#FunFactFriday – Scabs

In our house, we talk science a lot. Why? I love science. Our kids are tiny, so I have to explain things on their level and I thought some other littles might enjoy it, too.

Disclaimer: this is very basic and it won’t get your high school child a pass grade in Biology or Natural Sciences

Storm always has scrapes and bruises and always wants to know why her owies look like that, so here goes.

Your blood is made up of 4 parts. The plasma, which is sort of like water in a river and helps to transport everything. The platelets, they’re a bit like sticks and branches floating in the river. Red blood cells, those are like boats, they carry oxygen to your cells and carbon dioxide away. White blood cells, they’re like friendly monsters that eat all the bad things that try to get into your body.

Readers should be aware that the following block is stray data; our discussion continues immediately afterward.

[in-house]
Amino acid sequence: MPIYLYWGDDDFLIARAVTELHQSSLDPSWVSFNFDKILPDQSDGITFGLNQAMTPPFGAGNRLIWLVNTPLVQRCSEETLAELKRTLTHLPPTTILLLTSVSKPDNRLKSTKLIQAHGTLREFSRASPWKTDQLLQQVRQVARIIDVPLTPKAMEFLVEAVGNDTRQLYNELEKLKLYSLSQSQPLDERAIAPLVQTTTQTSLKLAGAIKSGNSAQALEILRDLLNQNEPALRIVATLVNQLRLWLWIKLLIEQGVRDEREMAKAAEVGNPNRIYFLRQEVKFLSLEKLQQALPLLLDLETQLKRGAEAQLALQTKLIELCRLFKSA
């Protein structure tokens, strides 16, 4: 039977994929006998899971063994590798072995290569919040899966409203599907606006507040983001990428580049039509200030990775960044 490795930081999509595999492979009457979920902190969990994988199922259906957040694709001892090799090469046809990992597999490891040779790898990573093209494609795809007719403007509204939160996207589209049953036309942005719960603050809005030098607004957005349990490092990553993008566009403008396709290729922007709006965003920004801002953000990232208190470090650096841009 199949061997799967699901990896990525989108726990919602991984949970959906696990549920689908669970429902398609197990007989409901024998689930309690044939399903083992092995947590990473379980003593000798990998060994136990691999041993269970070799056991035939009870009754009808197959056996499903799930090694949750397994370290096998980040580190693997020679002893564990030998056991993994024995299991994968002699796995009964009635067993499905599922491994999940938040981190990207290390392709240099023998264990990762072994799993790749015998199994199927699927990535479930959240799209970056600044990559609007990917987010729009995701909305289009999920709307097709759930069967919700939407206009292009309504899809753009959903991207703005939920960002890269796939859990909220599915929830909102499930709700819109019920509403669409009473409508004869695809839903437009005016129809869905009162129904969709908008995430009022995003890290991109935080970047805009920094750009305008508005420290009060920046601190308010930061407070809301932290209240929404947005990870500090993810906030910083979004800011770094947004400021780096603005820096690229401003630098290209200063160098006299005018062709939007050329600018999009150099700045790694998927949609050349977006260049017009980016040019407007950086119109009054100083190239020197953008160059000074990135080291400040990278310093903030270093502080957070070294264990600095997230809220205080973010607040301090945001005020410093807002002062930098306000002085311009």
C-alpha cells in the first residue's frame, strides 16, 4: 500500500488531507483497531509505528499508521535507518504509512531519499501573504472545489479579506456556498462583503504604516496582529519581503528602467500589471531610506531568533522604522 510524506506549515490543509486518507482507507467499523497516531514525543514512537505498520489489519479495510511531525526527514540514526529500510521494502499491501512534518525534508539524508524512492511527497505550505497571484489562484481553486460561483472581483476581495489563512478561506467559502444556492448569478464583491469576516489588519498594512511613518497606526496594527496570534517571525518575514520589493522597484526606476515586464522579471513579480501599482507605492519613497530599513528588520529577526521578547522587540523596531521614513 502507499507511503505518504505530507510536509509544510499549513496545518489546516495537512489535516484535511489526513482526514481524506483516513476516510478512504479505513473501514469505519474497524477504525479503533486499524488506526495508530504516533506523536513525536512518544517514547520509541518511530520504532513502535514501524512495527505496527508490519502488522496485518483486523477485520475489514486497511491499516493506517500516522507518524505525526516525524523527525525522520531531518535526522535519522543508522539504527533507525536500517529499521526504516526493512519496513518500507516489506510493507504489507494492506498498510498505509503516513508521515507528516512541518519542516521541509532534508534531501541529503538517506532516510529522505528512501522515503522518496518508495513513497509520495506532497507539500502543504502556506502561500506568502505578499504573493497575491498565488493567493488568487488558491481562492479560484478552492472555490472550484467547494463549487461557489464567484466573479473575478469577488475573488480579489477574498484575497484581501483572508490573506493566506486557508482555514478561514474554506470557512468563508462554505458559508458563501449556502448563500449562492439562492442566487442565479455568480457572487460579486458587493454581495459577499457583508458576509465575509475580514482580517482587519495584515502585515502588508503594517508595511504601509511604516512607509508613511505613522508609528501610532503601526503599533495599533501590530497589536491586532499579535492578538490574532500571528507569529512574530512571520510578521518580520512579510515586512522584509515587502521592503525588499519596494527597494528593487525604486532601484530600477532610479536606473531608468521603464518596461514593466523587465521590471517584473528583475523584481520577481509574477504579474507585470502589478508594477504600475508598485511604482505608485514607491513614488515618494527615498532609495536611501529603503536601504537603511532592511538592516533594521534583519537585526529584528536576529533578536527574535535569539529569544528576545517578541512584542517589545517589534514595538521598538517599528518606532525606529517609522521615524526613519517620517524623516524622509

Now, when we fall and break our skin, which protects our insides, blood comes out. At first, this is for the “river” to wash out any dirt. Then the platelets or sticks start getting stuck in the hole and slowly start building up a sort of wall. We call this coagulation. Behind our wall of sticks, the red and white blood cells get stuck and can do their jobs. The white blood cells, or monsters, eat any germs that might have gotten in, so they help keep us healthy. The boats carry oxygen to the cells that are busy growing behind the temporary scab wall to close up the hole.

As the hole is closed behind the wall, the wall starts falling away, because it is not needed any more. This can be quite itchy, because it also pulls at the part where there is still a hole. We should let scabs fall off by themselves, so that our bodies have enough time to build up behind them.

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